Teachers' Academy fellows making teaching more attractive and more effective
On 29 October, seven innovative lecturers from different faculties will join the existing ten fellows of the Leiden Teachers' Academy. The current fellows have been engaged for the past year in implementing their innovation projects. How are these progressing?
The Hague as a mirror to the world
The projects on which the fellows are working may be very diverse but they are often closely linked. Ann Wilson from Leiden University College The Hague started the Engage the Hague project in which students combine research on multicultural teaching in The Hague with teaching as volunteers at the Johan de Wit school in the Schilderswijk area of The Hague. The project is founded on the idea that multicultural The Hague mirrors multiculturality on a world scale. It will become a fixed element in the Global Citizenship curriculum of the LUC, a programme in which students learn about interacting with people from other cultures.
Digital feedback - twice
Beerend Hierck (Medicine and Biomedical Sciences - BW) and Marjo de Graauw (Bio-Pharmaceutical Sciences - BFW) are working on something completely different. They are both developing processes for digital feedback, but they are approaching it from different perspectives. Within BFW, lecturers in the project can assess reports and presentations on the basis of pre-structured feedback and an analytical assessment scale. This method picks up many of the frequent errors that are made. Using this system saves lecturers time in giving individual feedback.
Upwards learning curve
De Graauw has also developed digital assignments whereby students are encouraged from the start of their studies to give one another feedback. Recipients incorporate the feedback in subsequent assignments, which puts them on an upwards learning curve. All the students are given advice on how to give feedback. De Graauw works with the Turnitin programme, which generates metadata that gives the lecturer insight into the student’s stronger and weaker points. Turnitin has awarded De Graauw a Global Innovation Award for her work.
Students give high quality peer review
Beerend Hierck’s project also focuses on feedback. He experimented in the Anatomy course with 350 students of Medicine and 70 BW students on giving feedback on a planning assignment and writing up a report on a practical assignment. Both assignments were a test of academic skills. The assignments and the feedback were done digitally. The feedback on the reports of the practical assignment was of such high quality that there was no further need for feedback from the lecturer, unless a student asked for this specifically. In this project, too, students received tips on how to give feedback. This is not the only project Hierck is working on. He is also teaching students to construct 3D images of cells, tissue. organs and organisms; good 3D skills are a vital element in making a proper diagnosis on the basis of MRI or CT images.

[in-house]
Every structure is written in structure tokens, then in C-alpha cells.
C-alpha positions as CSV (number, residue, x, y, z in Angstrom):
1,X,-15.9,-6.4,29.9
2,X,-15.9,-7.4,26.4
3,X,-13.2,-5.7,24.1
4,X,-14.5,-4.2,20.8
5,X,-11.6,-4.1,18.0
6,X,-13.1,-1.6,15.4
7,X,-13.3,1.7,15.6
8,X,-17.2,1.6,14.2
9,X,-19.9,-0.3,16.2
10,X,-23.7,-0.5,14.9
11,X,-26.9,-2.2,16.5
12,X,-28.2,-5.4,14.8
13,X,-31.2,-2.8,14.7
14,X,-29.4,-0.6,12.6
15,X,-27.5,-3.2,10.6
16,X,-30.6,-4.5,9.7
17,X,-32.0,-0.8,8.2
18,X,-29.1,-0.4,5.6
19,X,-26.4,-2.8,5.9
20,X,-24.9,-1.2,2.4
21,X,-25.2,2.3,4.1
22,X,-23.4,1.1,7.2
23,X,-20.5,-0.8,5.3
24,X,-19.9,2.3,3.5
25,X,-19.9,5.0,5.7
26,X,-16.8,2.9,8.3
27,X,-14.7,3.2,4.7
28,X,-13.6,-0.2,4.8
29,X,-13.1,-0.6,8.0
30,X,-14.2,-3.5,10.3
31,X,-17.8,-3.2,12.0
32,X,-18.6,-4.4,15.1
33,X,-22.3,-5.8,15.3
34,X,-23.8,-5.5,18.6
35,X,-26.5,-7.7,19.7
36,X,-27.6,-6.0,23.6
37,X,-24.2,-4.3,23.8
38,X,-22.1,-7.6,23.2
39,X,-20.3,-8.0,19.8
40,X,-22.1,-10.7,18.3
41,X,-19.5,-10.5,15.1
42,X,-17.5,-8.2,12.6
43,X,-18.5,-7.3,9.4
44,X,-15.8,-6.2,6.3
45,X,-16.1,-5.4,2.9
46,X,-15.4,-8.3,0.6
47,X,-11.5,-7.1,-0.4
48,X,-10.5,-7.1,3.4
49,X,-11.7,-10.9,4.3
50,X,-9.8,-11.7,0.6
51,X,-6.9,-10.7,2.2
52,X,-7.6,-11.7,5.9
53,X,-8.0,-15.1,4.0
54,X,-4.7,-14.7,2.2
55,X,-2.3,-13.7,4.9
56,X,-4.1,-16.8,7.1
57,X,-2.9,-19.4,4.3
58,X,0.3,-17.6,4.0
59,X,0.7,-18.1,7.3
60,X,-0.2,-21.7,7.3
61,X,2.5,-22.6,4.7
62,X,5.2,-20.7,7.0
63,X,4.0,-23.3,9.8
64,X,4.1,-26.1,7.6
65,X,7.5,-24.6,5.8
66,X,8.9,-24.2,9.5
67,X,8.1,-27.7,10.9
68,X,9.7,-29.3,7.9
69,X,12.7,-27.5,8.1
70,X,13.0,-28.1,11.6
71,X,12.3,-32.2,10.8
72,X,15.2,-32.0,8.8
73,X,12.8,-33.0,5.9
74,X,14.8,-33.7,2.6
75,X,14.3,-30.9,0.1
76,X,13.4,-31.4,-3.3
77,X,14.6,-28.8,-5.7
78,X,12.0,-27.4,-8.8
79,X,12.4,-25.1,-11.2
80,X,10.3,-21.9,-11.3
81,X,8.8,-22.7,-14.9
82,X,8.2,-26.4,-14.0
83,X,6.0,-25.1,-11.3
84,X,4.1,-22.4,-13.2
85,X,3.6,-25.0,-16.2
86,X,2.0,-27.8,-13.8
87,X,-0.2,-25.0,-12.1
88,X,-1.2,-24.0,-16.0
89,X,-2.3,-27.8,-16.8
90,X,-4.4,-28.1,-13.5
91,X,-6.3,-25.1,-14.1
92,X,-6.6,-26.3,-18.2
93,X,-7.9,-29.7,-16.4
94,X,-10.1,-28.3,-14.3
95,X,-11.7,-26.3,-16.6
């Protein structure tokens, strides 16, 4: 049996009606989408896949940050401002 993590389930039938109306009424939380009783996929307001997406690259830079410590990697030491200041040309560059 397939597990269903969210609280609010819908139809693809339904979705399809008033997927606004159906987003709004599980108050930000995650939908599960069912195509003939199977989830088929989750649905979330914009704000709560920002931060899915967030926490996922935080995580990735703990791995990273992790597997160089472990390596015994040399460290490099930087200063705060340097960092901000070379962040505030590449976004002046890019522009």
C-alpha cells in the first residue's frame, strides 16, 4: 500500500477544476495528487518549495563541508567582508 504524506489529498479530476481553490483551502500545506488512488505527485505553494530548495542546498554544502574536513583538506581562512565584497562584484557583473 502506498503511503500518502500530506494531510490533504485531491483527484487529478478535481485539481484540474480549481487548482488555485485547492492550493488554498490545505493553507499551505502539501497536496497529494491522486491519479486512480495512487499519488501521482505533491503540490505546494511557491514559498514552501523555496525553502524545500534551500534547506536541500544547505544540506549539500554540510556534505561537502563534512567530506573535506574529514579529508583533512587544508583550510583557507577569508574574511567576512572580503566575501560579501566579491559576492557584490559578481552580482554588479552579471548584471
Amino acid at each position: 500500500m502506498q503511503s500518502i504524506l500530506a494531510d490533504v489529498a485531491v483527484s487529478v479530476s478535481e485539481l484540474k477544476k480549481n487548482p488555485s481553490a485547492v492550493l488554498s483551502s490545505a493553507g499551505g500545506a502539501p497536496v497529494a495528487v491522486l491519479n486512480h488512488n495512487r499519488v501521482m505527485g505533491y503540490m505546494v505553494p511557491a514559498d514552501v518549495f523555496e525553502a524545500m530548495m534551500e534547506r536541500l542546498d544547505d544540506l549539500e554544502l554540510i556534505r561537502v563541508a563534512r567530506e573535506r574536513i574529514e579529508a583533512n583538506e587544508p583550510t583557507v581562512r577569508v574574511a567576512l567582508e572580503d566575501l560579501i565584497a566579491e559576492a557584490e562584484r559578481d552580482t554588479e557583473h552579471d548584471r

Practicing academic skills
Helen Westgeest, lecturer in Art History, is working on teaching materials for developing academic skills in the second year of the bachelor’s programme. These skills are tested, but they are not adequately practised. Most programmes already have general introductions for the first year, and thesis seminars are being developed for the third year to prepare students for writing their bachelor’s thesis. What’s needed now is teaching material for the second year. Westgeest has already produced some of the material she needs with the help of a student assistant. The new material includes an introduction to academic skills, followed by a diagnostic test and hand-outs for different skills, such as how to formulate research questions, how to apply an academic writing style, how to write an introduction and a research proposal, how to create the right structure for an argument and a conclusion, and how to bring creativity to research. The material can easily be adapted for other programmes. Westgeest aims to share her experiences with colleagues from other universities at a conference to be held in January.
Alternative to blackboard and chalk
Jan Aarts (Physics) is working on offering lecturers in the first year of the bachelor’s programme an alternative to blackboard and chalk. Apart from the fact that this is not a very motivational style of teaching, this traditional method has other problems. Any student who misses a lecture also misses out on the explanation of the material from the text book as this is not available anywhere else. Another issue is that a natural science concept (such as pseudo force) is only explained in one way. And it may well be that this one method doesn’t help the student understand the concept, which leaves him or her with a problem. Aarts was planning to bring together the information from internet sources in a searchable, concept-based database. However, it quickly became apparent that this was of no use to the students without a context. Aarts is now working with the Centre for Innovation at Leiden University on an online lecture that incorporates specially selected YouTube films. He will also look at whether this method will work for other natural science concepts that are taught in the first year.
The installation of the six new members will take place on 29 October 2015 from 15.00 hrs., in the restaurant of the Faculty Club, Rapenburg 73.